One key advantage of an x86 processor is the ability to run 64-bit operating systems, including Windows 10 (and presumably 11 with a bit of fiddling), though it is worth keeping expectations in check. The Intel Atom chip at the Rock Pi X core has always been a low-powered option, and it's never run complete operating systems with much speed.
Here's Windows and Ubuntu:
And alternatively, Xubuntu and Android, both of which also struggle with the hardware:
While this doesn't give a lot of hope for those looking to buy a super cheap SBC for running x86 based operating systems, we shouldn't discount the Rock Pi X yet. One thing that most x86 machines lack is the ability to interact with the world around them. An SBC with these properties might be exactly what your project needs, which brings us on to software support.
Installing an OS on the Rock Pi X follows the same process as a regular install for Windows 10 and Linux. After booting via a USB stick made on another machine, you install as normal using a mouse, keyboard, and attached monitor. This is all listed on the Rock Pi X getting started page.
From here on Linux, you can also install drivers for accessing other aspects of the board like GPIO pins. For Windows 10, Radxa provides an unactivated image with pre-installed drivers. On the Linux side, you can install Libmraa from the Linux Dev tab of the same site.
While you are given tools then left to work it out yourself, there is enough here to make the Rock Pi X a legitimate target for development, and it could make an interesting candidate for a headless x86 server.
Radxa also maintains a zip file of Windows drivers, so those wanting to experiment with Windows Server as an OS may be able to work with GPIO pins too.
What can You Build With the Rock Pi X?
As previously stated, you could use the Rock Pi X as a low-powered desktop replacement in a pinch, but it's likely going to be better suited to development and maker projects.
A perfect example is HotHardware's widescreen fishtank build, using the Rock Pi X and some 3d printed parts:
Other than this, however, there aren't many projects featuring the Rock Pi X, and it's easy to see why. Competition.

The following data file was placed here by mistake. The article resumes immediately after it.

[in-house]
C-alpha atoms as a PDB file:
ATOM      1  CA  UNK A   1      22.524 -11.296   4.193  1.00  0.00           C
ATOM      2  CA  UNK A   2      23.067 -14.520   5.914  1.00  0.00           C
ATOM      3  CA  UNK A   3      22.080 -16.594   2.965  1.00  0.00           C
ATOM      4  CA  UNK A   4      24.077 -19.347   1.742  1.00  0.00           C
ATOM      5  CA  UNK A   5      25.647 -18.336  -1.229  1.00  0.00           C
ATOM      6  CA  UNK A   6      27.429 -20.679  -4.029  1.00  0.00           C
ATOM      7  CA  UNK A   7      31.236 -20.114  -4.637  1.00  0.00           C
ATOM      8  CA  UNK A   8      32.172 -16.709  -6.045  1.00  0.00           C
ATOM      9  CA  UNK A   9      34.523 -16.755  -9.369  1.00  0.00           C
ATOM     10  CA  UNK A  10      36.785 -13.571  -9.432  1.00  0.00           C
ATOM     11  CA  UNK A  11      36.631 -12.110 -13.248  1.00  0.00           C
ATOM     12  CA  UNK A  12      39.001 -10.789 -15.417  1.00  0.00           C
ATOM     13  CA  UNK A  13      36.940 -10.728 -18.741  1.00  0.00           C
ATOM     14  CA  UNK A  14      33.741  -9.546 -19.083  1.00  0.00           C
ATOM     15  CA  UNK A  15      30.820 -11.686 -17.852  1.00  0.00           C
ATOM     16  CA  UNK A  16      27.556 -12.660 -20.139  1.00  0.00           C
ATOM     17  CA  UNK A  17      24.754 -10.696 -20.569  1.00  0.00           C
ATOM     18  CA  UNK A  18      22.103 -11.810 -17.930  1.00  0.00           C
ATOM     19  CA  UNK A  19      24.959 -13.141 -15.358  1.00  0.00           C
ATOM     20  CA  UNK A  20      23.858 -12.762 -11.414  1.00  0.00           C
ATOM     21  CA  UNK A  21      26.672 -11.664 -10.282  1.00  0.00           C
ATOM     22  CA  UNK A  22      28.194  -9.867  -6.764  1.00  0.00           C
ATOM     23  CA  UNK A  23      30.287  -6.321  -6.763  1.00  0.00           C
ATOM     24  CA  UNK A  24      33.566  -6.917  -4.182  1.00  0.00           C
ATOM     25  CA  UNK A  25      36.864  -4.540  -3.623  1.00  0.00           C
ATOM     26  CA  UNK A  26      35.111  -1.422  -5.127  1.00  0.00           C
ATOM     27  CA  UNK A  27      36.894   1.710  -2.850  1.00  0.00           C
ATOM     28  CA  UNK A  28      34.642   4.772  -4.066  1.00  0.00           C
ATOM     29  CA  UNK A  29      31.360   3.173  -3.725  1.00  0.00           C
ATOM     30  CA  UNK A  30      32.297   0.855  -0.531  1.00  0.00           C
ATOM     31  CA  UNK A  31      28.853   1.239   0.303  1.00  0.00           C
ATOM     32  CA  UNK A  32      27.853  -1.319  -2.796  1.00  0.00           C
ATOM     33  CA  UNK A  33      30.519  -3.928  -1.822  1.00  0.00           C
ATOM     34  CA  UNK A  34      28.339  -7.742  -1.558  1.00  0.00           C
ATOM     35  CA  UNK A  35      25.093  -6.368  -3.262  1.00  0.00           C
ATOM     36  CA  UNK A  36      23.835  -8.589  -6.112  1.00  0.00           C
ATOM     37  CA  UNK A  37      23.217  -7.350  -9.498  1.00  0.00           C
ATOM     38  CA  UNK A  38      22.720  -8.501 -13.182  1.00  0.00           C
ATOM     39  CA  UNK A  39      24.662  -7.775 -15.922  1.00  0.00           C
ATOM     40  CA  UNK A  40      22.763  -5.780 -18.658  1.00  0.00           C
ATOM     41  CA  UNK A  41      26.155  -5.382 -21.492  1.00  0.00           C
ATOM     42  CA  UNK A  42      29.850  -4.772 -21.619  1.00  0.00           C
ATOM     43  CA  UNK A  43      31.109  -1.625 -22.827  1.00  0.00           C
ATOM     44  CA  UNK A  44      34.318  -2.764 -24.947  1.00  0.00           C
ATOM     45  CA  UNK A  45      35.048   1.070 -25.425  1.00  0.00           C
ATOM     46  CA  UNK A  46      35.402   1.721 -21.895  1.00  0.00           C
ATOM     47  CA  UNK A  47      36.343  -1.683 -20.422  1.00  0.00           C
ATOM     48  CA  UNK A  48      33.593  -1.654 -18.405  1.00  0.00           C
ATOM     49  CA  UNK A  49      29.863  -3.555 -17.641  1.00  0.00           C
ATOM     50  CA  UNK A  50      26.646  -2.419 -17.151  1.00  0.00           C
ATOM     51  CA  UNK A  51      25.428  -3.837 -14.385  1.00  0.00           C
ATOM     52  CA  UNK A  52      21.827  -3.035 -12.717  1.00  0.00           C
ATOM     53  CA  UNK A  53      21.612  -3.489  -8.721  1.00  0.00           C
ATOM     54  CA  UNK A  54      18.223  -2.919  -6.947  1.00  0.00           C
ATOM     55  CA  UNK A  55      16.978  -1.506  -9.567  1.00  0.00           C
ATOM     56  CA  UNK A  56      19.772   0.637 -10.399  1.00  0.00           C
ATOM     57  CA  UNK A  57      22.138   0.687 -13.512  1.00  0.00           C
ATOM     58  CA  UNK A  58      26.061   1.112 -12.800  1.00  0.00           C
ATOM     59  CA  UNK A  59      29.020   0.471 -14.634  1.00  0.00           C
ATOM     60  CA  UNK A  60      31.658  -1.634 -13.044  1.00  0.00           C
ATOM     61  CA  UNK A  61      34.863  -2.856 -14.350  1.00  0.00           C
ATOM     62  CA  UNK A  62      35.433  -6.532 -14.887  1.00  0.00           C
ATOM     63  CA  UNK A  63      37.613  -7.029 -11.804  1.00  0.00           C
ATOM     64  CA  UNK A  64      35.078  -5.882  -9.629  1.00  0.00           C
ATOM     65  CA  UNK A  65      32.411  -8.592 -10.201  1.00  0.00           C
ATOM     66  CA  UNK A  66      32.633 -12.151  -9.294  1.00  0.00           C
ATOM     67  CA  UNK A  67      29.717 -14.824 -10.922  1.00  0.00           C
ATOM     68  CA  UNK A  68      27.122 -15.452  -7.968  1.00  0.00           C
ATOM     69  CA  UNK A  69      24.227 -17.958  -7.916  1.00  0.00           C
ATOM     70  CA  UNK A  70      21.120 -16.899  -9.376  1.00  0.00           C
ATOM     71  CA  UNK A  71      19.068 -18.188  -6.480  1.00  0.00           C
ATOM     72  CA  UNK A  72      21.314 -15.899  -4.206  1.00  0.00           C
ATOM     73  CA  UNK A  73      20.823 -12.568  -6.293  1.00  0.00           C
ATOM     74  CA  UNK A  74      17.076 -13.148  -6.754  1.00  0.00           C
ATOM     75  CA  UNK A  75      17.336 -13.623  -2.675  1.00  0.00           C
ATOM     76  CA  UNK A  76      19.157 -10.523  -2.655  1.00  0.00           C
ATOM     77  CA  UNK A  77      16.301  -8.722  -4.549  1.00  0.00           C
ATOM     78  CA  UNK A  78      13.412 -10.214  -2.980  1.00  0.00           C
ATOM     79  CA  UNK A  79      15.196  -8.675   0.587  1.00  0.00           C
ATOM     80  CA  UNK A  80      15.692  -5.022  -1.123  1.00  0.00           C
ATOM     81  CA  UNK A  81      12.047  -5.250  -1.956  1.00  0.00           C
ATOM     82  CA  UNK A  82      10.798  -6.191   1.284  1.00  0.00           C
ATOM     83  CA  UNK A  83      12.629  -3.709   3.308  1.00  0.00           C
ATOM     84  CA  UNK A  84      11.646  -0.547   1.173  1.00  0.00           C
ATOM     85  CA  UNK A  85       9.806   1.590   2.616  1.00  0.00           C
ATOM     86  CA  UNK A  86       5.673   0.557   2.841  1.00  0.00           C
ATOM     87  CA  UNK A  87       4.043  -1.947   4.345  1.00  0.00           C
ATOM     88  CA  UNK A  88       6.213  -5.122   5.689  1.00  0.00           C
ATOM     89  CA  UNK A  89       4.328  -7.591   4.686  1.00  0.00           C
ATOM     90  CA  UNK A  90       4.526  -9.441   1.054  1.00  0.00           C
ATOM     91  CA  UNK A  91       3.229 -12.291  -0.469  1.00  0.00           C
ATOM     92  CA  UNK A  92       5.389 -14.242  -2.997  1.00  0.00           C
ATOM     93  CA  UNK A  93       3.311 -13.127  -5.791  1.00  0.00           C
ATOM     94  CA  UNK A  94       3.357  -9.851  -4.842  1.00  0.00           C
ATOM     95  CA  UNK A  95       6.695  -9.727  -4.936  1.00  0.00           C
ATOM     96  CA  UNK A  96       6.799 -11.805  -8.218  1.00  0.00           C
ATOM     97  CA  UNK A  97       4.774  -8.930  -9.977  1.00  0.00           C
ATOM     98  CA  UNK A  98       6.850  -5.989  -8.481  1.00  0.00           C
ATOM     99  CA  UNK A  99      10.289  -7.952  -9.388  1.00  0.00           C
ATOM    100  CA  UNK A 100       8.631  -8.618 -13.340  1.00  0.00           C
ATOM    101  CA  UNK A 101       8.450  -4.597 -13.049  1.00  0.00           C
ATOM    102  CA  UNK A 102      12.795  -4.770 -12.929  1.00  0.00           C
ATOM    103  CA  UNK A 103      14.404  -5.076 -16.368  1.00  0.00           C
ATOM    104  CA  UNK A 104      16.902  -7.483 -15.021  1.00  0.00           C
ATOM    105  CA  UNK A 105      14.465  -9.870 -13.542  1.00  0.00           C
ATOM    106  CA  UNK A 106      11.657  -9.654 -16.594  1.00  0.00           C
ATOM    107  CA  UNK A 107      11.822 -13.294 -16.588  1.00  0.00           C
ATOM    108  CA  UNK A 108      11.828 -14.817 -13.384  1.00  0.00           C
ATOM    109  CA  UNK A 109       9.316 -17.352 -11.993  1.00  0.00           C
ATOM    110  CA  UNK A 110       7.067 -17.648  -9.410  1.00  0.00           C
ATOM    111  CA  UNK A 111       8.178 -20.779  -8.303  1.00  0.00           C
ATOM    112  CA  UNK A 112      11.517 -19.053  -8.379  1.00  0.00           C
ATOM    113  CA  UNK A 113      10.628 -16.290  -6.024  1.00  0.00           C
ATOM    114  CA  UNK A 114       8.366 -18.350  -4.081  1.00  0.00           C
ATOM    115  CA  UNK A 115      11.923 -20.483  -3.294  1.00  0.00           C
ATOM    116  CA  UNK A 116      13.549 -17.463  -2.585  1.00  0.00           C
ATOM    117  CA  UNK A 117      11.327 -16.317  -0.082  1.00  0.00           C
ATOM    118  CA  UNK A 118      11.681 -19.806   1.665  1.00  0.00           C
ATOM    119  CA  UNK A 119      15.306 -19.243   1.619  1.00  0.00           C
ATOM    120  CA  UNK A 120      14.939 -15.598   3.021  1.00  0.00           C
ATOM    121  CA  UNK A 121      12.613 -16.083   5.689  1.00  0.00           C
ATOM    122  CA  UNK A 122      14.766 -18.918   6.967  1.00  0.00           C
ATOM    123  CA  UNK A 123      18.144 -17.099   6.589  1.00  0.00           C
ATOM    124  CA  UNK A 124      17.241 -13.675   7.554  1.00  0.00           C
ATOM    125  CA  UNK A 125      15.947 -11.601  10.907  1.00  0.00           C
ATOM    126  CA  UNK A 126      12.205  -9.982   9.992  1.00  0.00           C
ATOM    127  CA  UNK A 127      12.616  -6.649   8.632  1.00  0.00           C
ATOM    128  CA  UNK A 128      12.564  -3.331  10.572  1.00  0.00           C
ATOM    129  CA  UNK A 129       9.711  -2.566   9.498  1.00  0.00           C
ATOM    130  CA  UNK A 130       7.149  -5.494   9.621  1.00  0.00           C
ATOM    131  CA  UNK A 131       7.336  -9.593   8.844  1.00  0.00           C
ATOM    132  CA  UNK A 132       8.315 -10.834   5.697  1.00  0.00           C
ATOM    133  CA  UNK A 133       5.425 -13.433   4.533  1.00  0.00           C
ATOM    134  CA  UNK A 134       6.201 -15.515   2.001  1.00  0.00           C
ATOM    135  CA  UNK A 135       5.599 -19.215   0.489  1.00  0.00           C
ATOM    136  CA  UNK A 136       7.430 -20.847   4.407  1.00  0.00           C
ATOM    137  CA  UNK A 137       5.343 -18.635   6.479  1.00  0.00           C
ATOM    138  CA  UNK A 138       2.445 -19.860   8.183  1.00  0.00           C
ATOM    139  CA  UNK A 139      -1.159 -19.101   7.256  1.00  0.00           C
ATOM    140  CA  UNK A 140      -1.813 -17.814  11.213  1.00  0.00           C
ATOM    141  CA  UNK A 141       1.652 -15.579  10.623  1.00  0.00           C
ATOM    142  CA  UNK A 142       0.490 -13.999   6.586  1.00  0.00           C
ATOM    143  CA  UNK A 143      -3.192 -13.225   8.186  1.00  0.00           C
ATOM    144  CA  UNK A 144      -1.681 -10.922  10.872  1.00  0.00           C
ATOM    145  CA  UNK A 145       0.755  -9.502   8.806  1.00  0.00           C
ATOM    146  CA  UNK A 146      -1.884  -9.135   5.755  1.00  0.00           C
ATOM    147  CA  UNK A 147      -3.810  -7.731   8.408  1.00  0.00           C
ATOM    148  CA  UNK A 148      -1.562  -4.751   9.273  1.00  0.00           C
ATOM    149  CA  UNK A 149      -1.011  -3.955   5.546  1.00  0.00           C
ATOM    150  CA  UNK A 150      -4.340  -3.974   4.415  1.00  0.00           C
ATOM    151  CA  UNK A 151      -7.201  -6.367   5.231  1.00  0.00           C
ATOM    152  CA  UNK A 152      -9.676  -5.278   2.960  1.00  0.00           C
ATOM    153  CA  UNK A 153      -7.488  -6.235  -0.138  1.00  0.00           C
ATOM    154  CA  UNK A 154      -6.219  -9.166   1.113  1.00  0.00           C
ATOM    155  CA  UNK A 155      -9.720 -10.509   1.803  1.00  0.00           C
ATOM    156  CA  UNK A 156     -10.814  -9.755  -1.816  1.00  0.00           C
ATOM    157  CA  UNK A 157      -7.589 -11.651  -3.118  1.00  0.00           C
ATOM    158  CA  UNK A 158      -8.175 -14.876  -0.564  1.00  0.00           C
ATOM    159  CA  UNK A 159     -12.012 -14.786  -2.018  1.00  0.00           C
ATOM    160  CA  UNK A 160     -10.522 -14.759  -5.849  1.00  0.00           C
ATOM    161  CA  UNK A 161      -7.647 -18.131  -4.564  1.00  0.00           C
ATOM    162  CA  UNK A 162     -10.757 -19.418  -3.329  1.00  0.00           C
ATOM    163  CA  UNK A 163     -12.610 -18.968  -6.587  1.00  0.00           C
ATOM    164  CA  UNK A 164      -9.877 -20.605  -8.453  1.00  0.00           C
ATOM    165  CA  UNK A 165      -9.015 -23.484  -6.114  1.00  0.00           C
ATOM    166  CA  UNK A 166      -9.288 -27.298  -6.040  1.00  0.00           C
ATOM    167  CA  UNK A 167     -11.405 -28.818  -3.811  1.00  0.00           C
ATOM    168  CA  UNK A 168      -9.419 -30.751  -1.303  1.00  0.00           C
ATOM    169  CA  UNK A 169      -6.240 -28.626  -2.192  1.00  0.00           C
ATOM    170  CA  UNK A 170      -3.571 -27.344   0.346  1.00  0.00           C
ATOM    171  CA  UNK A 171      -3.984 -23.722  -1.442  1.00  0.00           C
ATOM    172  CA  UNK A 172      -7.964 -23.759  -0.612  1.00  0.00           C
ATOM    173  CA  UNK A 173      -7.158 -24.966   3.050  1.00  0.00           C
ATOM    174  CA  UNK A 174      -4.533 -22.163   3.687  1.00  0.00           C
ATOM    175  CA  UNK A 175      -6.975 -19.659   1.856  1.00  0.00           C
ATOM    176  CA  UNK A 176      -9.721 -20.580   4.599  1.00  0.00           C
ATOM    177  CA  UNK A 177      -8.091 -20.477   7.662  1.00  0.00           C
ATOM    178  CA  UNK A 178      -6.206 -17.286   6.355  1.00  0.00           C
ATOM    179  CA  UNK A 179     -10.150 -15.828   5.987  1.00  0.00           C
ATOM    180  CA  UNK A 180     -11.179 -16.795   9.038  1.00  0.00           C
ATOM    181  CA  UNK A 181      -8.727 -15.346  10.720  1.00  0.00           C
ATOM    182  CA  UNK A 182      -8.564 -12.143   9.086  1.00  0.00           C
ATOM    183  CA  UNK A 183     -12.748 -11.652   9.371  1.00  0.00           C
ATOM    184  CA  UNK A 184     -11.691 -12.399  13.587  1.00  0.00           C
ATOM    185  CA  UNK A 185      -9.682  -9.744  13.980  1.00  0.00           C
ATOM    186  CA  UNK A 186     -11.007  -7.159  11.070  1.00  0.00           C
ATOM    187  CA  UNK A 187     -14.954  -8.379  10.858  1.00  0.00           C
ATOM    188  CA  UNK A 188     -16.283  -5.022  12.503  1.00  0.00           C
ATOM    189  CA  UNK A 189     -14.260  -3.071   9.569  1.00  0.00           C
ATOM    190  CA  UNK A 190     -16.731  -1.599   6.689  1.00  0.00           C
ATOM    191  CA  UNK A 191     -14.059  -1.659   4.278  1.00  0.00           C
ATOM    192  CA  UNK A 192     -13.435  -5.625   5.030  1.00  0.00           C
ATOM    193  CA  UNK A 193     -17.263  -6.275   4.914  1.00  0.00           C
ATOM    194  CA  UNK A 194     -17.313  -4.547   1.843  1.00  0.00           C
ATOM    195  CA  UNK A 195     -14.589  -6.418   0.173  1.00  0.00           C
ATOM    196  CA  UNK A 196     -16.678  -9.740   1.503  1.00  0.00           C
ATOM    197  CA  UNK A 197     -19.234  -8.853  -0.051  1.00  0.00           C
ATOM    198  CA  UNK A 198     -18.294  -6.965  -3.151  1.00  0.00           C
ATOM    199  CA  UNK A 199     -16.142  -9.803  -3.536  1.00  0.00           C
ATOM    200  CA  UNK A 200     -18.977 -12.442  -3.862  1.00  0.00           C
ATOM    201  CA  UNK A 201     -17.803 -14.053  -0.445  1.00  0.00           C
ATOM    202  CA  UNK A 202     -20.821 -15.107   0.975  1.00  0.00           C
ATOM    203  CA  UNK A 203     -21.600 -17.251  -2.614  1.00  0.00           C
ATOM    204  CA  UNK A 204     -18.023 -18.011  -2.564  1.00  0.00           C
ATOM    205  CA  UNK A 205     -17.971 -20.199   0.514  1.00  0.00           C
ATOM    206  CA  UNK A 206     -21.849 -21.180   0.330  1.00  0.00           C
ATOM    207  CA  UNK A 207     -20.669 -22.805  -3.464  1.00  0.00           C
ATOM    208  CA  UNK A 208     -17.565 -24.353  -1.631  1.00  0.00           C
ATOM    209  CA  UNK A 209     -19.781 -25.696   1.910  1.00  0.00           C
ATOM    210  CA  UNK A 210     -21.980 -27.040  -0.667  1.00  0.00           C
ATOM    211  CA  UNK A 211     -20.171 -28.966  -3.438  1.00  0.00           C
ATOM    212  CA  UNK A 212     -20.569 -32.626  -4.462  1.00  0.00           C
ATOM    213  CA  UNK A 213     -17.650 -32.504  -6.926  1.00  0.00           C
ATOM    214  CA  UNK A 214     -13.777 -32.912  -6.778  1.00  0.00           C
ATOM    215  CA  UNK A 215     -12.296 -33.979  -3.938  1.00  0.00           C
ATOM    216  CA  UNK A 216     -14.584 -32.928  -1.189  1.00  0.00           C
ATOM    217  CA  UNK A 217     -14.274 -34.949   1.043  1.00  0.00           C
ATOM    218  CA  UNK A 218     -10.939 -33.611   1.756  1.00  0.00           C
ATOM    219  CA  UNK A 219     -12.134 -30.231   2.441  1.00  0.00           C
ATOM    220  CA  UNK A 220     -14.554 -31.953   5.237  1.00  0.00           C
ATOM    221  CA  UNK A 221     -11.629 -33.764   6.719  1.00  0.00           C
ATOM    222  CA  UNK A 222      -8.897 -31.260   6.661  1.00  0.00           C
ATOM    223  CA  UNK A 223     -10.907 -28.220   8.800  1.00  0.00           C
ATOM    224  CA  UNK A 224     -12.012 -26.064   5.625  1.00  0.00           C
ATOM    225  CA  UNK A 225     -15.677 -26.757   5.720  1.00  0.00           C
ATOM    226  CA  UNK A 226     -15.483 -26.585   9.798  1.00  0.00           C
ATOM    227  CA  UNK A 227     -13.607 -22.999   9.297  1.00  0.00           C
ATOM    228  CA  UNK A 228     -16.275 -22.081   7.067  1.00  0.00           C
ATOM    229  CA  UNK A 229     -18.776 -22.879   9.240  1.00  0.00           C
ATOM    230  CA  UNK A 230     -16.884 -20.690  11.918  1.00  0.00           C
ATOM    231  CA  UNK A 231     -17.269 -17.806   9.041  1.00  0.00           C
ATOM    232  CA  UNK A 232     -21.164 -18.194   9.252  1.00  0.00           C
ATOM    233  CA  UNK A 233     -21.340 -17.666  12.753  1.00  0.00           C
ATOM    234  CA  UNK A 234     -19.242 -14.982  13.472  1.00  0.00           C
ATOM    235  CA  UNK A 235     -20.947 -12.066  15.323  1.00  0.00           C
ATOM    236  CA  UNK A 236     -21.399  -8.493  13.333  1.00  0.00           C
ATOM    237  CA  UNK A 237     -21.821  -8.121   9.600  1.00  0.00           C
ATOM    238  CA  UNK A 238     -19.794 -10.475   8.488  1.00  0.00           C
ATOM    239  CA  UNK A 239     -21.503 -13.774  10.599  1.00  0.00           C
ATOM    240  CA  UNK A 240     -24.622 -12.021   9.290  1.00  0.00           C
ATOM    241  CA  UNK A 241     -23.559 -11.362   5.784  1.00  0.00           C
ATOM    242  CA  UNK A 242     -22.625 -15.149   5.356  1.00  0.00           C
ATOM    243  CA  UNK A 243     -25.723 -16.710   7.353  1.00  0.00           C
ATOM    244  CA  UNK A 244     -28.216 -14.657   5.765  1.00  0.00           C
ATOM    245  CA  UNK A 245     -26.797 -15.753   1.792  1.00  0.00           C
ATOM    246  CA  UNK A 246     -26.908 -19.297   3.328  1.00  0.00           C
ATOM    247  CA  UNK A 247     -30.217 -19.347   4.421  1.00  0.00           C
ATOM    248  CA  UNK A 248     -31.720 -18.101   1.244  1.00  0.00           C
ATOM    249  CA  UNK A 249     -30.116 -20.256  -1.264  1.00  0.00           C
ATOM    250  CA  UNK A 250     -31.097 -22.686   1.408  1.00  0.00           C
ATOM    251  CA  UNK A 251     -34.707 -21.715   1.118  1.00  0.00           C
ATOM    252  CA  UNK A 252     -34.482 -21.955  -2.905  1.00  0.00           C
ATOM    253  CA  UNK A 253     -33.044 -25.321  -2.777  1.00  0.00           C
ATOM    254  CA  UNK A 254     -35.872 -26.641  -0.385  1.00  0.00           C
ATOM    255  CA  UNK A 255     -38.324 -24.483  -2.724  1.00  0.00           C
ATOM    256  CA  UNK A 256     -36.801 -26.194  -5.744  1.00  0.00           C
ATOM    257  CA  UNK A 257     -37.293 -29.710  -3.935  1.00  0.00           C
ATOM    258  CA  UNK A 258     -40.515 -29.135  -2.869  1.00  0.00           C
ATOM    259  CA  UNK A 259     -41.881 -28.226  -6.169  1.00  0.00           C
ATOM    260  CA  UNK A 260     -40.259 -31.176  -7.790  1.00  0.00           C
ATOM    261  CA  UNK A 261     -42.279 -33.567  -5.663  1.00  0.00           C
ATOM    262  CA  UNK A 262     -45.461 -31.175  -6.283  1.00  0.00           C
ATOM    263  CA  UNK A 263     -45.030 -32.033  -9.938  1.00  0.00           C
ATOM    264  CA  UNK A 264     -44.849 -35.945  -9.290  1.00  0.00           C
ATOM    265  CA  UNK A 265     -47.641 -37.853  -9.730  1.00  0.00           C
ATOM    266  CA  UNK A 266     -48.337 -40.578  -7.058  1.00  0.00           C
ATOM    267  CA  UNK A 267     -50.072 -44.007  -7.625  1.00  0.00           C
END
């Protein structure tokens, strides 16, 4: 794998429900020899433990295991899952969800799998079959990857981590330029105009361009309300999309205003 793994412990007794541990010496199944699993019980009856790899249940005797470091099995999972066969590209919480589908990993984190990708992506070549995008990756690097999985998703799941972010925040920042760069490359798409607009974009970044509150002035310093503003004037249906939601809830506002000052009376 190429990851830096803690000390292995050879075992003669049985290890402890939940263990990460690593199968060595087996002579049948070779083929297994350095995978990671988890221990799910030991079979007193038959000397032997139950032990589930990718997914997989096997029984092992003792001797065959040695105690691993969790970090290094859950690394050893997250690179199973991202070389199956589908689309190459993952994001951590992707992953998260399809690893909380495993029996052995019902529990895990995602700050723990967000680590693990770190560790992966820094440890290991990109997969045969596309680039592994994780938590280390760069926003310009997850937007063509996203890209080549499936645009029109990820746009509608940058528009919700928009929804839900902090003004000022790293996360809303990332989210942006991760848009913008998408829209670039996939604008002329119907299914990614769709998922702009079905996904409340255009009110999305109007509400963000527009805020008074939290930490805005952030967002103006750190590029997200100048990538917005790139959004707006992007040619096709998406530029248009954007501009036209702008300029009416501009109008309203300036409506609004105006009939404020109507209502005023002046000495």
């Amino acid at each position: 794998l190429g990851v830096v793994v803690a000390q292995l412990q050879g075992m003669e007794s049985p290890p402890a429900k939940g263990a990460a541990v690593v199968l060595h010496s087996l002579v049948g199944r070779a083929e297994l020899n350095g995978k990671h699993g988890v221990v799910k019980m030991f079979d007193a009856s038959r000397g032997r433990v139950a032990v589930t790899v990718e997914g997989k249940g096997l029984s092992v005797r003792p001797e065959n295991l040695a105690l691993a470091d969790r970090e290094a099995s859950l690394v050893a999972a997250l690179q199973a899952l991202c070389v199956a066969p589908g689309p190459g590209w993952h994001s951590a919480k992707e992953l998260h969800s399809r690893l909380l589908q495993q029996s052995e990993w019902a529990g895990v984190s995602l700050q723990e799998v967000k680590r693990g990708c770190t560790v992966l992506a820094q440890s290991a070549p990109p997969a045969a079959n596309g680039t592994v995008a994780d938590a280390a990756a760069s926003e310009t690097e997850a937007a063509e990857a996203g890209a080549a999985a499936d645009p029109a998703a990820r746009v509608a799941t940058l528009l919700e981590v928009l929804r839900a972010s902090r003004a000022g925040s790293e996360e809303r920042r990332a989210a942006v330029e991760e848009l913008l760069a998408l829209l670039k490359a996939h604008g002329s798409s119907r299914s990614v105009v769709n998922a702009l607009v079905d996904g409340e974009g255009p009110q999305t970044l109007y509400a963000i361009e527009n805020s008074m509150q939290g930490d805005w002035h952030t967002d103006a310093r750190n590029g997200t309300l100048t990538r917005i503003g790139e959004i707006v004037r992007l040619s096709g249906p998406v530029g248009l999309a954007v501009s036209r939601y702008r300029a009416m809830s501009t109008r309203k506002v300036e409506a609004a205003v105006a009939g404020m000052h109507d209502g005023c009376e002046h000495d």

Rock Pi x vs. Raspberry Pi
The Rock Pi X cannot stand up to the similar priced Raspberry Pi despite the different architecture. While a few situations require x86, you are likely to have less stress targeting your project to ARM architecture - and a lot more support online.
Once again, Explaining Computers has a thorough rundown of the differences.
Even if you did need x86 architecture, the underpowered nature of the Rock Pi X makes it a hard choice.
Rock Pi X vs. other x86 SBCs
Quite simply, the idea of an x86 SBC isn't all that strange anymore, but most of the Rock Pi X's competitors cost quite a bit more. There's a reason for this, and it is that the parts required to make a decent x867 machine aren't cheap.
There are some great x86 boards out there, but they either cost several hundred dollars more or come lacking things like memory and RAM like the Odroid H2+.
Should You Buy the Rock Pi X?
Despite these issues, let's not lose sight of the main story here: The Rock Pi X is a very cheap, compact, IoT-ready device with a full complement of GPIO pins and a camera connector with onboard eMMC. None of this should be ignored. The problem isn't the design, as older generation CPUs are no problem in the low-power world of embedded engineering. Instead, the issue here is the claim that it can run Windows 10 (well) and output 4k.
If you need a cheap embedded x86 board, the Rock Pi X is among the best value you can get today. It's just not the dream mini-computer many hoped for.